Our Internet-based map was no longer calibrating correctly from the time we reached the foot of the mountain; coverage was already unstable. So we pulled out the paper maps that we had so diligently packed particularly in times like this, and realized that it would take an hour or two more before we reach that small village in Southeast Asia.
Good thing all seven of us stretched before attempting this feat. My mother would have had done the same when she went to the same place 10 years ago. I was only eight then, so I could be excused for not being able to understand the purpose of her visit to that small village. She never told me anything vital anyway; all she said was that she would be talking to someone "so happy". As a young girl, my idea of happiness was limited within the confines of a paper-house, with surprises inside, known to me and my contemporaries as a fast-food kid's meal. It was only when I was 12 that I learned that she interviewed a local woman named Ma Mya.
I was cleaning up her closet to find clothes or shoes we could donate when I saw a purple box sitting on the top-most rack. When I opened it, I saw a pile of newspaper and magazine clippings, maybe two hundred or more, that my mom had collected over the period when she was working as a freelance journalist. I browsed them one by one, only staring at the pictures, of course: Ladies in their wedding gowns, a plate of spaghetti, a gondolier standing on the edge of a gondola, my mom posing as if she were holding the Eiffel Tower, a lady in her late fifties holding a light bulb.
The last picture caught my attention; I gently pulled it out from the bunch: “I Am So Happy I Felt Like Dancing”. It was a free-wheeling conversation with Ma Mya, a Southeast Asian woman who, at that time, was to experience having electricity in their home for the first time in 58 years.
“I never thought electricity can make such a big difference in my life,” said Ma Mya. “I thought I would die without seeing another form of light besides fire.”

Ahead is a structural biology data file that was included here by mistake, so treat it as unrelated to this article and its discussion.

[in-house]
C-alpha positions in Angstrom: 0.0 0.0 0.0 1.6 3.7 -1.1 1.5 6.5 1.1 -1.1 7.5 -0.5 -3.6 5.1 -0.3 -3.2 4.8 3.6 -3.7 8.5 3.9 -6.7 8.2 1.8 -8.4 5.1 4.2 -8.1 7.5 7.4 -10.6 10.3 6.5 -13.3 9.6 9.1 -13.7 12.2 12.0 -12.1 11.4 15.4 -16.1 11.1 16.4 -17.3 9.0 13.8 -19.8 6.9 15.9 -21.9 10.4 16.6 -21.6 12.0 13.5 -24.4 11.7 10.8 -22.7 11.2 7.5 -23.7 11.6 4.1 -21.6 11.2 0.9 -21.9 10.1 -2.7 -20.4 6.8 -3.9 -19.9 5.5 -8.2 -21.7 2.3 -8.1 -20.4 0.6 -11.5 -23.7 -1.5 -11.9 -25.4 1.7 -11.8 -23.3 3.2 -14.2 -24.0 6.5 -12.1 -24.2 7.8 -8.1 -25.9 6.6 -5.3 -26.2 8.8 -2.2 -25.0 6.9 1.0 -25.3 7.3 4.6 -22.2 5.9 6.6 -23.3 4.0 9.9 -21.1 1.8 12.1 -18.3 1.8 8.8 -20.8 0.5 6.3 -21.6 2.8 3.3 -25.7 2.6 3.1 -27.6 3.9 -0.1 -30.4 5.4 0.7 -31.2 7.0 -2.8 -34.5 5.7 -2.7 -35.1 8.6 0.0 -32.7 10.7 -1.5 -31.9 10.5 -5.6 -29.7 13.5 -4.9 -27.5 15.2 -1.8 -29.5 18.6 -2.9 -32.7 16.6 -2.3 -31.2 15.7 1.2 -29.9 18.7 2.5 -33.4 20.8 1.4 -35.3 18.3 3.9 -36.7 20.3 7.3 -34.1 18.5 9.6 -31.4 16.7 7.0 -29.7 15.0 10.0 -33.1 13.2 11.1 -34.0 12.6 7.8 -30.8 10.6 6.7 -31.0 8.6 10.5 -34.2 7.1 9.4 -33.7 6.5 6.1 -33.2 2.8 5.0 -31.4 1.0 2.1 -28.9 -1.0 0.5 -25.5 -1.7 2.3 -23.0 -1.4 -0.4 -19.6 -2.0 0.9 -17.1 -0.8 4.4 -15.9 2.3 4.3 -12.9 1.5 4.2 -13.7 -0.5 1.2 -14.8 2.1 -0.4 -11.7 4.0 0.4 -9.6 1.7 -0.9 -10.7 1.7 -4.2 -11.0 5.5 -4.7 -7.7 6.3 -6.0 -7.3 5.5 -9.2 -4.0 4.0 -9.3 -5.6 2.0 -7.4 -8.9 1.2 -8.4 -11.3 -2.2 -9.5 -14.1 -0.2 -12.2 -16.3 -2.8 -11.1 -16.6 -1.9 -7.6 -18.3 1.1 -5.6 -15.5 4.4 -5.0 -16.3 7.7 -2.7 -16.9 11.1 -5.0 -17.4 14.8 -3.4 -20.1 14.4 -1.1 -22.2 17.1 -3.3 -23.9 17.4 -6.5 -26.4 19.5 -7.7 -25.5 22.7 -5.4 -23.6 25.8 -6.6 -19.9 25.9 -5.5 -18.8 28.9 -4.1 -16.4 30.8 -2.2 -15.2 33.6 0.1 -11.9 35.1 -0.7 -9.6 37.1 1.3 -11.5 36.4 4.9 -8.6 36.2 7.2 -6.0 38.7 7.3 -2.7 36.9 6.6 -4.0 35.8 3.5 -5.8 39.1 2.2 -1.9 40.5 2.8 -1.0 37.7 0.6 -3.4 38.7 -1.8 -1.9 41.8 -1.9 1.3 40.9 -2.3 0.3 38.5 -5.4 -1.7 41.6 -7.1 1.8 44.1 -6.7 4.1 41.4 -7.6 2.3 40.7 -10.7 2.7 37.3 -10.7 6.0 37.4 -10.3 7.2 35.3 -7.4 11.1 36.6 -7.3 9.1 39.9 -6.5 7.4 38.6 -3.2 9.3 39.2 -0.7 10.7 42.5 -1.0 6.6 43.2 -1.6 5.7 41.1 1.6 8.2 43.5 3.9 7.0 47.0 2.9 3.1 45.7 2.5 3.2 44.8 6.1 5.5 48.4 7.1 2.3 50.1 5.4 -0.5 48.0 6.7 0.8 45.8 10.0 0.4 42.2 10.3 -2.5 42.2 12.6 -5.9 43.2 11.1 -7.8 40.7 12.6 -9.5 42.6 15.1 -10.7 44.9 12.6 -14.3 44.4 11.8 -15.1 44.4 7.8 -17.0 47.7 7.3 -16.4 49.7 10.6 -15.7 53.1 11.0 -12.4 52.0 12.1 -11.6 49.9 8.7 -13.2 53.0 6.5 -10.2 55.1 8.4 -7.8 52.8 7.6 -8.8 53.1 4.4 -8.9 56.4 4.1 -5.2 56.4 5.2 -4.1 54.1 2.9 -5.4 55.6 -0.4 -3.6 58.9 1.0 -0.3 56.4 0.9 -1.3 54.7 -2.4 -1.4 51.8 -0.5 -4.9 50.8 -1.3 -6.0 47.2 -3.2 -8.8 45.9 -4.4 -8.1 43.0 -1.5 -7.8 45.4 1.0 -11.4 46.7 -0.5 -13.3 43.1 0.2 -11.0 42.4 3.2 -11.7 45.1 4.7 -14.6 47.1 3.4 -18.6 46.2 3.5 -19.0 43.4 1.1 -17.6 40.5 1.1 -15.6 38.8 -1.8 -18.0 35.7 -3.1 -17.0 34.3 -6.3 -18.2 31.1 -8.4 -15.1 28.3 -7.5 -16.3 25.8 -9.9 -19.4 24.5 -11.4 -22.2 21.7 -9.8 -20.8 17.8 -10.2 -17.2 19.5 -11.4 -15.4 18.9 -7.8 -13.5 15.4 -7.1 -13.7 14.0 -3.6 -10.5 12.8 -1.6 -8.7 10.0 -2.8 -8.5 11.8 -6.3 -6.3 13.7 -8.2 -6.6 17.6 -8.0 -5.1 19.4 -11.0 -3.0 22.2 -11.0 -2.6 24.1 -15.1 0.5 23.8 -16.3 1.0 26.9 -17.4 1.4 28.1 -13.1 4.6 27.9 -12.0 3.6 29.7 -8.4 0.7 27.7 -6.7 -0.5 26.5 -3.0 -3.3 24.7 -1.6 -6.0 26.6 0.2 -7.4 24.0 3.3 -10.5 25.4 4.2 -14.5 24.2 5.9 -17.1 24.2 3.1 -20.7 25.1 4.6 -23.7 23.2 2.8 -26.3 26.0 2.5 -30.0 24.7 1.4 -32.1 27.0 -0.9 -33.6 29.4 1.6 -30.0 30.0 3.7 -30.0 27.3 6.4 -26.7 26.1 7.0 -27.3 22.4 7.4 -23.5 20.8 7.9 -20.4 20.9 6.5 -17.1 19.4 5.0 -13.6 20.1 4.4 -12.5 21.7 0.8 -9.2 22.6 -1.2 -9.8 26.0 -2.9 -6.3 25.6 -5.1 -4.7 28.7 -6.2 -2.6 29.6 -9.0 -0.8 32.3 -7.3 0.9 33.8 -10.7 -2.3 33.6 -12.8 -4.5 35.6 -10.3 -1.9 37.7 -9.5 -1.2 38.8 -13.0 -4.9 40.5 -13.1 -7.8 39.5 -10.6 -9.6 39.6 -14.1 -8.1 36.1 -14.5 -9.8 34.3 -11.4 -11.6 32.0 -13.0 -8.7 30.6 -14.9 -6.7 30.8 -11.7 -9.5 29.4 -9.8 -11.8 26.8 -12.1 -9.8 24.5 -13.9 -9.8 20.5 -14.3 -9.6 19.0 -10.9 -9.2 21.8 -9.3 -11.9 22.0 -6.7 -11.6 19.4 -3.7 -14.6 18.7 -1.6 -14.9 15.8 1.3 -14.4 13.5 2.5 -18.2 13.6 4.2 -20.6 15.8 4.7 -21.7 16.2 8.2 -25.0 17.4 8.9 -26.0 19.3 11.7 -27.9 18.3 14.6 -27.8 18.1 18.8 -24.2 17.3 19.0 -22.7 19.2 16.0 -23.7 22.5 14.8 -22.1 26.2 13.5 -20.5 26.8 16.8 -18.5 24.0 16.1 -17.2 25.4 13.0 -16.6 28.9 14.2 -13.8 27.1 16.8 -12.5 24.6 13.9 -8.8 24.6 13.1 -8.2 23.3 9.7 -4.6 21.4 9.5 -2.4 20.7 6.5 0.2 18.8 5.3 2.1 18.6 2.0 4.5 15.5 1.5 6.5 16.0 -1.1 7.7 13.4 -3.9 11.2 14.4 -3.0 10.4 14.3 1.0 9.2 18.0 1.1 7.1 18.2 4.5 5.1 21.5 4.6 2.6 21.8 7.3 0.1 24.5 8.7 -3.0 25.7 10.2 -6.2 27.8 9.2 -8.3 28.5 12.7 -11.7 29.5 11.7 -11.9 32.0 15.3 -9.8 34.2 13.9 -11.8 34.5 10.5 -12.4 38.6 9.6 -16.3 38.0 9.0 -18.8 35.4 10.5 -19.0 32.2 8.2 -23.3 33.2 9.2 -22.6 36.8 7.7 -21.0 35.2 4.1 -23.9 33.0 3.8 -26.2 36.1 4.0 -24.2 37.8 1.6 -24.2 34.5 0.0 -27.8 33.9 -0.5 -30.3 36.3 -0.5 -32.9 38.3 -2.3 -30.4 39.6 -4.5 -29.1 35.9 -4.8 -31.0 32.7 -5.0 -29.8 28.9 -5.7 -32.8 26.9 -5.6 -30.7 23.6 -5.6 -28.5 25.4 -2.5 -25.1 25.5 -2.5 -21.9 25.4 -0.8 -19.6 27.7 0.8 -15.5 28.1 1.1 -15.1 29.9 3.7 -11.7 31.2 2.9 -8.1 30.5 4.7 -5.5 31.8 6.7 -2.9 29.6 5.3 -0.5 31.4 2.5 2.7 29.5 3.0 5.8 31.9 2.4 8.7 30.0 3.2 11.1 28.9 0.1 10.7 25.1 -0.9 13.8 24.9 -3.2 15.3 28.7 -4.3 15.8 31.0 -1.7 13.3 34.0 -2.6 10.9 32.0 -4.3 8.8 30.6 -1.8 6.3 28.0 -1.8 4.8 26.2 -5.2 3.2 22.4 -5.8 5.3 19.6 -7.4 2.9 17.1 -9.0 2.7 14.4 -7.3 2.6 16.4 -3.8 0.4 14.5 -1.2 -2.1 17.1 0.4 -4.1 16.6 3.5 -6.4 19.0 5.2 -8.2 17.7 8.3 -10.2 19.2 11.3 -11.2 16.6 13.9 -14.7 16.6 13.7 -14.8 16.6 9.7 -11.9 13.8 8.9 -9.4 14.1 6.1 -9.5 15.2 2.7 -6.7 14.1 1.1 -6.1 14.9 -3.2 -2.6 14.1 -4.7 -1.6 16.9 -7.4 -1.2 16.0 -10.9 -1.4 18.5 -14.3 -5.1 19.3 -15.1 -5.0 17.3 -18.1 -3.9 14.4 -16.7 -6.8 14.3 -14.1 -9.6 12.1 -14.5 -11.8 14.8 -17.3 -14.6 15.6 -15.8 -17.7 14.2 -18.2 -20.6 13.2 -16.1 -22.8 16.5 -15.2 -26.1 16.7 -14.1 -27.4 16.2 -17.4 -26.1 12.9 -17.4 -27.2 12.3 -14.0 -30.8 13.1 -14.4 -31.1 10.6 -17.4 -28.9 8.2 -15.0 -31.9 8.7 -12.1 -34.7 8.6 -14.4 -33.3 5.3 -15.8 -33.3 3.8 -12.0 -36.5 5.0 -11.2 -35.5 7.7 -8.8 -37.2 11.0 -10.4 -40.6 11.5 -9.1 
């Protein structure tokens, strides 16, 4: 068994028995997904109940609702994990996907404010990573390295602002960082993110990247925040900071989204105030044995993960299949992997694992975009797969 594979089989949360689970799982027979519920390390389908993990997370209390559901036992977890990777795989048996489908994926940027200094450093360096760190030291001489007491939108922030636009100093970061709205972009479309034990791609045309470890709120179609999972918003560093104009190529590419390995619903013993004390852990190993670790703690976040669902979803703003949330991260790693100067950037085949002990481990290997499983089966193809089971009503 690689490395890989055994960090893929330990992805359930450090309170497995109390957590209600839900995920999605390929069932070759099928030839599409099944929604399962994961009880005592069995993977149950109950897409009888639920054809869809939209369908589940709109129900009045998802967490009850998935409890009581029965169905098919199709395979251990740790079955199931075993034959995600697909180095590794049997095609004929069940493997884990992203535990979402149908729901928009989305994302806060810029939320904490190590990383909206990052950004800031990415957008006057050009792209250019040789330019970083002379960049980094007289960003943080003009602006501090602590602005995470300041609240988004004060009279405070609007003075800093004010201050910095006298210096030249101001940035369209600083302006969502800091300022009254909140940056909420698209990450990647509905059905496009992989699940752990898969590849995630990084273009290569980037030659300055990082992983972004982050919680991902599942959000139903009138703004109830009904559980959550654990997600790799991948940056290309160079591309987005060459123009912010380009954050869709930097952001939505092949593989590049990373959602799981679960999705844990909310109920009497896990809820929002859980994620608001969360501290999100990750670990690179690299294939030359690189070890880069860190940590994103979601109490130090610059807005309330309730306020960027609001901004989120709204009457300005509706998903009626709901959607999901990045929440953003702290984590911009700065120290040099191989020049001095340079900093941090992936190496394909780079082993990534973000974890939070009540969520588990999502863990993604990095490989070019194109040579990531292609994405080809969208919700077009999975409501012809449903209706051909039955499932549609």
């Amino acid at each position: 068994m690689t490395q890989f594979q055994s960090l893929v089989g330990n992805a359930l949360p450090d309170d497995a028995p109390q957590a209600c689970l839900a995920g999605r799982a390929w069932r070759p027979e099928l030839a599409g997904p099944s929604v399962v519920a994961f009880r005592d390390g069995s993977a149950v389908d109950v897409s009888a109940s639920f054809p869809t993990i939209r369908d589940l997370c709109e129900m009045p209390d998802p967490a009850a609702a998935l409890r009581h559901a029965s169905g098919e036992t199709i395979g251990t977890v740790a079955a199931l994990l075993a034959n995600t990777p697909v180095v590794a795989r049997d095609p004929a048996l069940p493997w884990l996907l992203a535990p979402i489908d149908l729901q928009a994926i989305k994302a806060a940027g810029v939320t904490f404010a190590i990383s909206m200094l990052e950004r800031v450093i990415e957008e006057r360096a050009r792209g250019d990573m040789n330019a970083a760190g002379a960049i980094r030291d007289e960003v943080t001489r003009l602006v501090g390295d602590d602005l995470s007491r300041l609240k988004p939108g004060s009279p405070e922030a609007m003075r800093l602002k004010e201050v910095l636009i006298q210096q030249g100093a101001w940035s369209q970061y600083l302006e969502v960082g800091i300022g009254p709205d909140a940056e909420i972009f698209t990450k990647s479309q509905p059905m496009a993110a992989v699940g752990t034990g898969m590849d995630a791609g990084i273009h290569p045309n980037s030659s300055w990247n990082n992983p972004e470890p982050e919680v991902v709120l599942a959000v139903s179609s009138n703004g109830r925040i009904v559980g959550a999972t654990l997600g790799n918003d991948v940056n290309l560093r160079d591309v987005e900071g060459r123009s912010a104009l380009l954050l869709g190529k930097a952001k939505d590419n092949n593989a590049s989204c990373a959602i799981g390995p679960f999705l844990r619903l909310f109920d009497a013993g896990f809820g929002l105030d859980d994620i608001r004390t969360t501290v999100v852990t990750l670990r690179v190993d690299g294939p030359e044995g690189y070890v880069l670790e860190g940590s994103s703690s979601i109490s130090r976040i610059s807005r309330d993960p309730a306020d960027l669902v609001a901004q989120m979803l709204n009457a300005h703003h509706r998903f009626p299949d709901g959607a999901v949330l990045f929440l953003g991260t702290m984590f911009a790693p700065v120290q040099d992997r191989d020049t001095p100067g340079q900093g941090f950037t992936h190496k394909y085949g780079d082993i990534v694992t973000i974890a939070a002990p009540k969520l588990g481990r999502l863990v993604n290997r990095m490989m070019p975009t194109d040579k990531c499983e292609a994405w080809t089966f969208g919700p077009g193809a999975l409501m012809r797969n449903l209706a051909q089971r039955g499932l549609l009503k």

“When they told me I can already connect the plug I was holding to the socket they installed on our wall, I was scared. I do not know what it will do; I was afraid it will explode and burn my face. When I did it, it felt like magic. I have never seen a series of colored bulbs light up my house. I was so happy I felt like dancing. Candles cannot do that.”
“I realized that electricity could do more than just to illuminate. Our husbands are finally freed from the task of gathering firewood and water, and are now able to work for a living. Thanks to having light at night, we are also able to work on the beaded necklaces we sell at the market even after the sun had set. We almost doubled our revenues that way. In fact, we used the extra money we had in the previous two months to buy electric stoves and a small TV set we stationed at the village hall.”
“Before, when it was already dark, we had nothing to do but sit under our houses and chat. Sometimes, we could not even recognize whom we are talking to. Now, we can talk outside our houses, cook together, share our food and talk again over dinner! Our lives have completely changed.”
Unfortunately, Ma Mya’s village was razed to the ground during a stand-off, and with it came the power infrastructure.
After an hour and a half of trekking on uneven terrain, we finally reached Ma Mya’s village. We arrived at about 11:00 AM, and at this time, almost all of the village’s women were gathered under a sizable make-shift hut to make beaded accessories that they would sell at the central market.
“We came to bring you more beads. We also brought solar lamps, so you can go on and work even at night,” I said to a woman who unmistakably was Ma Mya. She laid the unfinished necklace on the table, stood from the stool, and approached me. “You heard our call,” she said.
“I never thought we would be living without electricity again,” said Ma Mya, who was noticeably sad but not exactly on the verge of tears. “I lived for 58 years without electricity, and have only experienced it for nine, but I never realized the important role it had come to play in my life and in my community. We are back to living like the old days. Our productivity is once again limited by the hours of sunlight, our husbands are again busy gathering firewood and clean water instead of earning a living, we are inside our huts again when it turns dark.”